Similar to this, you might be able to make a claim for the value loss if Japanese Knotweed causes your property’s worth to decrease. This is referred to as a value decline.

Notable Claims Cases

  • – Bristol City Council filed a complaint under the Anti-Social Behaviour, Crime and Policing Act 2014 (the “Act”) against a local property owner after receiving complaints about the spread of Japanese Knotweed from other houses. The site’s owner, MB Estates Limited, was found guilty and ordered to pay a fine of £18,000 plus costs and treat the entire area for Knotweed within 28 days.
  • – In another instance, The Court of Appeal determined in Williams v. Network Rail Infrastructure Ltd. that landowners who have Japanese Knotweed encroaching on their property do not have to wait until actual property damage takes place before filing a private nuisance claim that is actionable.

Defending against Japanese Knotweed Claims

The majority of land and home owners are unaware of the legal responsibilities and consequences of Japanese Knotweed. Only 36% of respondents to a recent survey recognised they could be sued, and only 18% knew they could be prosecuted.

However, if Japanese Knotweed is not properly managed or eliminated, it can harm nearby properties and possibly result in the condemnation of structures, thus it must be dealt with carefully.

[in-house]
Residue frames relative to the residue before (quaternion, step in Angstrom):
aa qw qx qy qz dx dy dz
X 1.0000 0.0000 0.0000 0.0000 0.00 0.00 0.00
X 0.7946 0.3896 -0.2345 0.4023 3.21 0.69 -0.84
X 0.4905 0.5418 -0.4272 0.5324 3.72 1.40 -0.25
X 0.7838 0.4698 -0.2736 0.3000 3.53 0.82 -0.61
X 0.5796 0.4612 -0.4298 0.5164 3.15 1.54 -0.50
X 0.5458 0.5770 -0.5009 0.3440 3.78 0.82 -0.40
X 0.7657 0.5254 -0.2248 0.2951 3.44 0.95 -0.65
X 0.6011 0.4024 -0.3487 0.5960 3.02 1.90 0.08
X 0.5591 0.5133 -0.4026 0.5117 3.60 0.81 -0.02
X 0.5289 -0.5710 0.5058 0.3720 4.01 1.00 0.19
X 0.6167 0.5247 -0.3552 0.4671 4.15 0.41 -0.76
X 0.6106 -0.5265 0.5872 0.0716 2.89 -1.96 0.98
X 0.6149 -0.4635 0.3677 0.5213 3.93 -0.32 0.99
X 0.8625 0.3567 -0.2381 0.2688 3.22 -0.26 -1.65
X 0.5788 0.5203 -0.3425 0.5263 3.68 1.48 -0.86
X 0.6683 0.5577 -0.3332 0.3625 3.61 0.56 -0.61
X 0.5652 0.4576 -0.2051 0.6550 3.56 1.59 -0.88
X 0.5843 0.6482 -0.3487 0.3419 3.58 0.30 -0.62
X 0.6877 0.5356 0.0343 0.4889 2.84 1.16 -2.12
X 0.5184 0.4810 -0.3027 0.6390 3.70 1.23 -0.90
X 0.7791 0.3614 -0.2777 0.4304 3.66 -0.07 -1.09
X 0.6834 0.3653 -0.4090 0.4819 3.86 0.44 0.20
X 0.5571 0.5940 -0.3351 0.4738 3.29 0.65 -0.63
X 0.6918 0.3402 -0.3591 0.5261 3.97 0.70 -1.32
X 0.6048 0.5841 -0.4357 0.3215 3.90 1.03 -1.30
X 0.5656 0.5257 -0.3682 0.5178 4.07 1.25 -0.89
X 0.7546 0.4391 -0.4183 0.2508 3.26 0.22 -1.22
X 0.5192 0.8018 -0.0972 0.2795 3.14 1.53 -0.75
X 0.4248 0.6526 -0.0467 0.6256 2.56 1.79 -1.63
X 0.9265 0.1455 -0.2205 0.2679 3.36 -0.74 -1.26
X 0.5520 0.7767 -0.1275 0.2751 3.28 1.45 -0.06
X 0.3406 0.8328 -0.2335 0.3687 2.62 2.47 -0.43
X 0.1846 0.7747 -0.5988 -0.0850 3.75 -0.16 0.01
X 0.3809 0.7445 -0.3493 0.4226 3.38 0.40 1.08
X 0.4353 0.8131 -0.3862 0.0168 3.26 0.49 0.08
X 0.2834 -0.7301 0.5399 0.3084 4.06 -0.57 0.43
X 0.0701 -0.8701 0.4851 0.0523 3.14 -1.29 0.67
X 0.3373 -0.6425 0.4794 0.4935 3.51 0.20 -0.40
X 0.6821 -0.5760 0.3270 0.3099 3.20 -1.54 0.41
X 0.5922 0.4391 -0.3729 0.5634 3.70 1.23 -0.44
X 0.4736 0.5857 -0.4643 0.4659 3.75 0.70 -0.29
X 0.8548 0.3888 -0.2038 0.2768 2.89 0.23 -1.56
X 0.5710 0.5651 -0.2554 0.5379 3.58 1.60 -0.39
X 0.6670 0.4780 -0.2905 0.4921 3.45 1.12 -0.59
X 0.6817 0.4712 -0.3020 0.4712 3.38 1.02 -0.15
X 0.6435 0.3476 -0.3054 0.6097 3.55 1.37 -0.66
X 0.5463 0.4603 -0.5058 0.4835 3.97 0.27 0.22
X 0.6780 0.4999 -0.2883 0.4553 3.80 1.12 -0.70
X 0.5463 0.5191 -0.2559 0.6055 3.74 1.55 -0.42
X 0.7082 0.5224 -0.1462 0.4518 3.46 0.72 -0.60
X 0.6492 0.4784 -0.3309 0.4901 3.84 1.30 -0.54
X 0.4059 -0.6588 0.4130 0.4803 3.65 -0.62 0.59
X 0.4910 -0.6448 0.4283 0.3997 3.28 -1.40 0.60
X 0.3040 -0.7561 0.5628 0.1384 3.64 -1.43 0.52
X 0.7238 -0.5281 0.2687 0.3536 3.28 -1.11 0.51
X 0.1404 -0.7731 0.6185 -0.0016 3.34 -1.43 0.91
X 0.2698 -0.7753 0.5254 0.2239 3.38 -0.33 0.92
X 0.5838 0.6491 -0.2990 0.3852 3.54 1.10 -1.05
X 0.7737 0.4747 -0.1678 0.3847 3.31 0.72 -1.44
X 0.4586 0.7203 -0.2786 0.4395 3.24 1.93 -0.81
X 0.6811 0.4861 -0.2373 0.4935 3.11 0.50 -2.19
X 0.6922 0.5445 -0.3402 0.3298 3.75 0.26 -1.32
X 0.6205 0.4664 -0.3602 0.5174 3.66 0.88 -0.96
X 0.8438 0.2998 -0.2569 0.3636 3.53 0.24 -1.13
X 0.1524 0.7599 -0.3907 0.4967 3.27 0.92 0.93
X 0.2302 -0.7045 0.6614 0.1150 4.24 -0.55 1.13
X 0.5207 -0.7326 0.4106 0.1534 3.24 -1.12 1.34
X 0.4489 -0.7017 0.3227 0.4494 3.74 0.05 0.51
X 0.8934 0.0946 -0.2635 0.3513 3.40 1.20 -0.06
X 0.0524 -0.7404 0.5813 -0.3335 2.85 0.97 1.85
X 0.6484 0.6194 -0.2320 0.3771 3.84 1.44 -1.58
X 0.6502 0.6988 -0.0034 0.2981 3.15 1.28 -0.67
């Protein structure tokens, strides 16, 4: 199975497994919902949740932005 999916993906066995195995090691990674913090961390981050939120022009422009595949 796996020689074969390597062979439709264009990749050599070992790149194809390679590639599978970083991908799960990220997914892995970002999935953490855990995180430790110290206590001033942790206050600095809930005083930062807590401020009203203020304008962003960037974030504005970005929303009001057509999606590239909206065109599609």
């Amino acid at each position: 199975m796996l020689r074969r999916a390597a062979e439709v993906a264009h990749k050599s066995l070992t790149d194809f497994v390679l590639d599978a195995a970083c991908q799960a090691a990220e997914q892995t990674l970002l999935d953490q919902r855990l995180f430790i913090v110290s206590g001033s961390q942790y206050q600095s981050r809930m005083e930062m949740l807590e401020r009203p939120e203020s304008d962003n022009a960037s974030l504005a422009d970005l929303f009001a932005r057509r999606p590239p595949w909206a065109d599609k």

If you want to sell your house, Japanese Knotweed can pose major problems. If you have Japanese Knotweed on your property, many lenders won’t provide you a loan. If Japanese Knotweed is found on your property, you are obligated to disclose it; failing to do so will result in a claim against you because it is a blatant deception to the buyer.

Additionally, if your neighbour loses a sale as a result of the Japanese Knotweed invasion or sees a decline in the value of their property, they may file a claim against you. This can result in a tens of thousands of pound claim being made against you. Therefore, it is essential to seek legal counsel as soon as possible if you have Japanese Knotweed.

Speak to a Professional

If you think you have identified Japanese Knotweed, it is important to contact a certified expert if you find Japanese Knotweed on your property, or your local council if in any public area. 

To avoid further damage and repercussions, book a thorough Japanese Knotweed Survey from knowledgeable professionals in order to determine the most effective treatment and removal for your case of Japanese Knotweed.